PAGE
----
This escape allowed Bundy eventually to end up in Florida, where he infamously continued his grisly killing spree in Tallahassee. In what police suspect was a 15-minute wave of violence, Bundy attacked and sexually assaulted four women, killing Lisa Levy and Margaret Bowman. Days later, he drove to Lake City, where he abducted 12-year-old Kimberly Leach from her middle school and murdered her. After Leach’s murder, Bundy drove his stolen car to the Panhandle.

His murderous rampage ended when he reached Pensacola.

Stopped by Pensacola police officer David Lee on February 15, 1978, in Brownsville, behind the former Oscar’s “The Hot Cake King” Restaurant, a routine late-night stop showed Bundy’s VW Beetle as stolen. Bundy resisted arrest and fled, with Officer Lee firing a warning shot. After a brief chase and violent scuffle, Officer Lee subdued Bundy, found several different IDs and credit cards in his possession and took him to jail.

At that time, Pensacola Police didn’t know whom they captured. Media accounts referred to him as a “Mystery Man” giving conflicting stories of his identity.

In the days prior to fax machines and photo IDs, it took several days for the Pensacola Police Department to realize whom Officer Lee actually captured.

Obsession with a Serial Killer
Pensacola punk band This Bike is a Pipe Bomb’s song “Board of Tourism” proudly gives a snapshot of its hometown pride. In a brief few minutes, the band wraps up Pensacola’s selling points as the abortion doctor murders, albino squirrels, religious revivals, sports heroes and the late Willie Junior’s drive-thru funeral home. The last lines of the song are the trivia so many people learn about Pensacola when they first move to the City of Five Flags, “Ted Bundy was caught behind The Hot Cake King. He had a busted headlight behind The Hot Cake King.”

Even if the details are a bit off, the sentiment is clear—Pensacola has a slight obsession with Bundy that borders on pride.

This pride is currently on display near the corner of W and Cervantes Streets.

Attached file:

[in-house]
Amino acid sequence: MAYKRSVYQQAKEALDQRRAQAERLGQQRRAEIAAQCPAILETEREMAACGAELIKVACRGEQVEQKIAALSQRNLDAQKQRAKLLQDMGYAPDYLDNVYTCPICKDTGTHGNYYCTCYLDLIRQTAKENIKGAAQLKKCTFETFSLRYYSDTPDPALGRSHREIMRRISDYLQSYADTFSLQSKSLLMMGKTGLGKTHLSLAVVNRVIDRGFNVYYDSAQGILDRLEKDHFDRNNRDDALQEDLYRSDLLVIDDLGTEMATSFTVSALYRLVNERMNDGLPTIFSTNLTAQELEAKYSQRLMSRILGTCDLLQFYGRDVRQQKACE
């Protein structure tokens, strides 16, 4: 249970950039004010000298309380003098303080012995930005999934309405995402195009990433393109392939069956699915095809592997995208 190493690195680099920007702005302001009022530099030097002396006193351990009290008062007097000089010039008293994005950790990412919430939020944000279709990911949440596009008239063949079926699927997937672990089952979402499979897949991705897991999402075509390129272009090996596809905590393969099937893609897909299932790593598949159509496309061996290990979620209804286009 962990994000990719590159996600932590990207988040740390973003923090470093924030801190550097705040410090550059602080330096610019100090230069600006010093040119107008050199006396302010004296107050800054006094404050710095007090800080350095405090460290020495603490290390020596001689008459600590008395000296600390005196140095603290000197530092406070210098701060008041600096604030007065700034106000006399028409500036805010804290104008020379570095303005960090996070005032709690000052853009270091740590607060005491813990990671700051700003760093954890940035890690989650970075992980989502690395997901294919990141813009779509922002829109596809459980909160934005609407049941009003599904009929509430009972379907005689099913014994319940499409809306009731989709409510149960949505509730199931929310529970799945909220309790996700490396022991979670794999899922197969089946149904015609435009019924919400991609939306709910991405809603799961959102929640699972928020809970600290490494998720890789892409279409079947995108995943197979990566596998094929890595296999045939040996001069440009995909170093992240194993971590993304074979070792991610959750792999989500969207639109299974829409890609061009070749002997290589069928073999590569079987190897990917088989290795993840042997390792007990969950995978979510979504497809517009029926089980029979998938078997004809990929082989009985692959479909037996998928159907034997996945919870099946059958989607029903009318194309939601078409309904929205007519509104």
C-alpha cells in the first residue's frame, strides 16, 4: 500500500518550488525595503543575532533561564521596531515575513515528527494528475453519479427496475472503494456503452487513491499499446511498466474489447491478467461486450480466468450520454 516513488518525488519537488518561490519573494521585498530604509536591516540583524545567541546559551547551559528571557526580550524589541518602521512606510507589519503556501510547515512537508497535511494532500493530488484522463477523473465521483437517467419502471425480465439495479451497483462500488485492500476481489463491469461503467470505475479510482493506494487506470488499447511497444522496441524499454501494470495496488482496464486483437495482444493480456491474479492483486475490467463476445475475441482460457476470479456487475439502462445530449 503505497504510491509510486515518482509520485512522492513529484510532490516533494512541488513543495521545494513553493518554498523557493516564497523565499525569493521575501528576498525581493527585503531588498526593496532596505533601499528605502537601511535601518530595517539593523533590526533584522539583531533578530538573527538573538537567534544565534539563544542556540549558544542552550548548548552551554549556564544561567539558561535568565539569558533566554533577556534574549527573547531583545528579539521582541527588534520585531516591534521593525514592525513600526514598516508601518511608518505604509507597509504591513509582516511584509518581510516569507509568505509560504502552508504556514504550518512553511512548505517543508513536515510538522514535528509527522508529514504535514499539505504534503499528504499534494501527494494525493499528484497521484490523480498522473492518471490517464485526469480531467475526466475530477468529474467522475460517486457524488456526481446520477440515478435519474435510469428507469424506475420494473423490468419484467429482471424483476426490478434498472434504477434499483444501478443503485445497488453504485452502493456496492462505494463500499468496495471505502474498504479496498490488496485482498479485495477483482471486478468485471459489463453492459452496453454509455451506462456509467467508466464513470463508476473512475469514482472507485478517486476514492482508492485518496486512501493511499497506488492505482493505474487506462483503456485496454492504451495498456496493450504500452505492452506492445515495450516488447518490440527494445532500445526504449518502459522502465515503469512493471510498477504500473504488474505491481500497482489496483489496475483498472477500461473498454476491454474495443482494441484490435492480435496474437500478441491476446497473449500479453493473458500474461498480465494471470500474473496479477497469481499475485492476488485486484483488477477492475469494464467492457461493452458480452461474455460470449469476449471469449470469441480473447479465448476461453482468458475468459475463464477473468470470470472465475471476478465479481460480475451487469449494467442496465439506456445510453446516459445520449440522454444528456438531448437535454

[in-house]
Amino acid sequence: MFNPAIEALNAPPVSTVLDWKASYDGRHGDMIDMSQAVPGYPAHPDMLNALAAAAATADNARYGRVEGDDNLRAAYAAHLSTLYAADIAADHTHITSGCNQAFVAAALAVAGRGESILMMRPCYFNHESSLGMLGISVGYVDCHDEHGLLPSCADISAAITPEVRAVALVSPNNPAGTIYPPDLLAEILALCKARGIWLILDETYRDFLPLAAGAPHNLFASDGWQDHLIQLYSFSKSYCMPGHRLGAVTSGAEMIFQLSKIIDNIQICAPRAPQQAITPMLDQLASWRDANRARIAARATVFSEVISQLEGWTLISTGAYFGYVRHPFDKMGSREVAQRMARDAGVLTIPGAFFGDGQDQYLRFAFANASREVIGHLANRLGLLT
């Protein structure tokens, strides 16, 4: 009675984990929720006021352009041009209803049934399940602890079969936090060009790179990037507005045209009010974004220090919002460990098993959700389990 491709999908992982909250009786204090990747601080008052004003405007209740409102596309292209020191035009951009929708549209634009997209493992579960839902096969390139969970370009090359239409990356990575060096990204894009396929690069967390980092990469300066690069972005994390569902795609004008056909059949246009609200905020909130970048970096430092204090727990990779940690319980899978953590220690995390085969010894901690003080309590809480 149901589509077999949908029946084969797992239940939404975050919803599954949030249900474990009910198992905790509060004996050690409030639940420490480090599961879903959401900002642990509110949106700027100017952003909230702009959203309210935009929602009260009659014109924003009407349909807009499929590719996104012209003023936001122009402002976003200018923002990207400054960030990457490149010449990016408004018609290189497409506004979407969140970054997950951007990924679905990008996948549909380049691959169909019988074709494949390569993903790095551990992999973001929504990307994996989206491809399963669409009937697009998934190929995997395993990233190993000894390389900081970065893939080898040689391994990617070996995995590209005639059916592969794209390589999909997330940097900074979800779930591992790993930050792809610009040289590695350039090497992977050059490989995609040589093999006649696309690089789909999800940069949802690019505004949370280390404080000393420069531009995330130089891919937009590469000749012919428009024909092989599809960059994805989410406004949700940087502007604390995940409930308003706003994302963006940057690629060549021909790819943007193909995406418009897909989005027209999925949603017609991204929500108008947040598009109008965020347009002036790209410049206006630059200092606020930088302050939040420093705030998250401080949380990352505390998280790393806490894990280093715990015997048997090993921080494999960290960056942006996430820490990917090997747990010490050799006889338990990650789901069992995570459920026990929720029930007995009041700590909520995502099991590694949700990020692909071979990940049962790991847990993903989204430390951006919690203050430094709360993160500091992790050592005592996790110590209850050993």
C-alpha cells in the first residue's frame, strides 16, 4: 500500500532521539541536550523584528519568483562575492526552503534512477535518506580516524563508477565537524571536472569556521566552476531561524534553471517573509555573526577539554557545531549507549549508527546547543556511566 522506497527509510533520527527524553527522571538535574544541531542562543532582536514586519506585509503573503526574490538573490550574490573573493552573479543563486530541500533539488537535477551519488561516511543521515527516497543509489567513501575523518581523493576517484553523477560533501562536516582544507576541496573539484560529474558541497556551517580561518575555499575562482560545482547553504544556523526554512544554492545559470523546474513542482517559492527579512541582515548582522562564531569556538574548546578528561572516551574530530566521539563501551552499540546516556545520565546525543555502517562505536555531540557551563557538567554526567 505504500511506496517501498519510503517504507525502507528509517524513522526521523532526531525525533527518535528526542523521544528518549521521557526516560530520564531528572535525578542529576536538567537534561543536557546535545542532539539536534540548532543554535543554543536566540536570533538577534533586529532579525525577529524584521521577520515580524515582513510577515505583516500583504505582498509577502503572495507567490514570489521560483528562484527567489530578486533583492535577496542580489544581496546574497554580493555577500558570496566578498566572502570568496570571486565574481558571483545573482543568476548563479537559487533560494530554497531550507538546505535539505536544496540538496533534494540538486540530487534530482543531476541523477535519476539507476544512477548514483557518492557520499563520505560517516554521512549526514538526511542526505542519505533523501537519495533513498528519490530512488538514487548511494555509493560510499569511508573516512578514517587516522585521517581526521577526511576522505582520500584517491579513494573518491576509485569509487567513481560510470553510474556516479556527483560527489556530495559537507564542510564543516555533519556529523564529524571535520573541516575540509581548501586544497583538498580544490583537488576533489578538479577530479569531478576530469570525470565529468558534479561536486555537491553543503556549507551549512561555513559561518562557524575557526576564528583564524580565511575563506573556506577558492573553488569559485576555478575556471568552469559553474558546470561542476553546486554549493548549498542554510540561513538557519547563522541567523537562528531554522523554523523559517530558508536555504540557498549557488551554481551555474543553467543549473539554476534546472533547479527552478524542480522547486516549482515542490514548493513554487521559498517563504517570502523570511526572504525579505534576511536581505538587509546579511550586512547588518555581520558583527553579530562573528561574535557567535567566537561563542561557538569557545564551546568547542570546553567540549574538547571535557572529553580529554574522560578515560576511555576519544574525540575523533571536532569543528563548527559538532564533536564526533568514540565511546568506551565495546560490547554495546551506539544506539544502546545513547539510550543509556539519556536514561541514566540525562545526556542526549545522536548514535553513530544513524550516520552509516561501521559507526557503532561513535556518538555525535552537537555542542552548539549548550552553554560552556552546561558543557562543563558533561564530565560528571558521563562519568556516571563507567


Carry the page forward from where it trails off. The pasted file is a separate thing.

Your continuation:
A driver unfamiliar with Pensacola’s connection to Bundy might be a bit surprised, if not horrified, by a series of murals on the outside wall of the former Oscar’s Restaurant. The mural shows the arrest of a man beside a VW Beetle, a mugshot and someone strapped into an electric chair. The first images are from Pensacola, but the execution of Ted Bundy took place in Raiford, Fla.

When the State of Florida executed Bundy in 1989, the scene outside Florida State Prison in Raiford was nothing short of a carnival. Video footage from the day show screaming people, some with Confederate hats, holding signs which read “Burn Bundy Burn,” “File Another Appeal in Hell,” and “It’s Fryday.” Men sold T-shirts and souvenir pins of “Old Sparky,” the macabre nickname for Florida’s electric chair. Media reported live from outside the prison grounds and crowds cheered when officials pronounced Bundy dead and officials took his body out of the prison by hearse.

Bundy ended the 1970s as a media sensation—a sensation that continued until his last days and beyond. This fascination lends to somewhat apocryphal, but possible, local sightings and run-ins with Bundy.

After his Pensacola arrest, several locals believed they had close encounters with the serial killer. Terry Johnson, member of This Bike is a Pipe Bomb, said when she was a freshman at the University of Montevallo in Central Alabama, for years she thought she had a “creepy” meeting with Ted Bundy. As it turns out, the timeline didn’t match.

While Johnson’s potential meeting was not likely with Bundy, her initial belief that the meeting was with the serial killer speaks to fear and fascination with this case. Researching this story, several locals spoke about family members and friends with confidence that their encounter was with the man himself, none of which could be verified but are certainly possible.

Patricia Bint, a retired postal employee, said that shortly before Bundy’s arrest, she and a friend went out for drinks at a popular bar near Cordova Mall named Big Daddy’s.

“My friend was very pretty with long, wavy, light brown hair parted in the middle,” said Bint, describing the standard look for the women Bundy most chose to attack.

“A very good-looking, well-dressed young man asked her to dance, and they really seemed to hit it off,” said Bint. “After several dances together, she brought him over to our table, and we all made small talk for a few minutes. Then she asked me to go to the ladies’ room with her so we could talk.”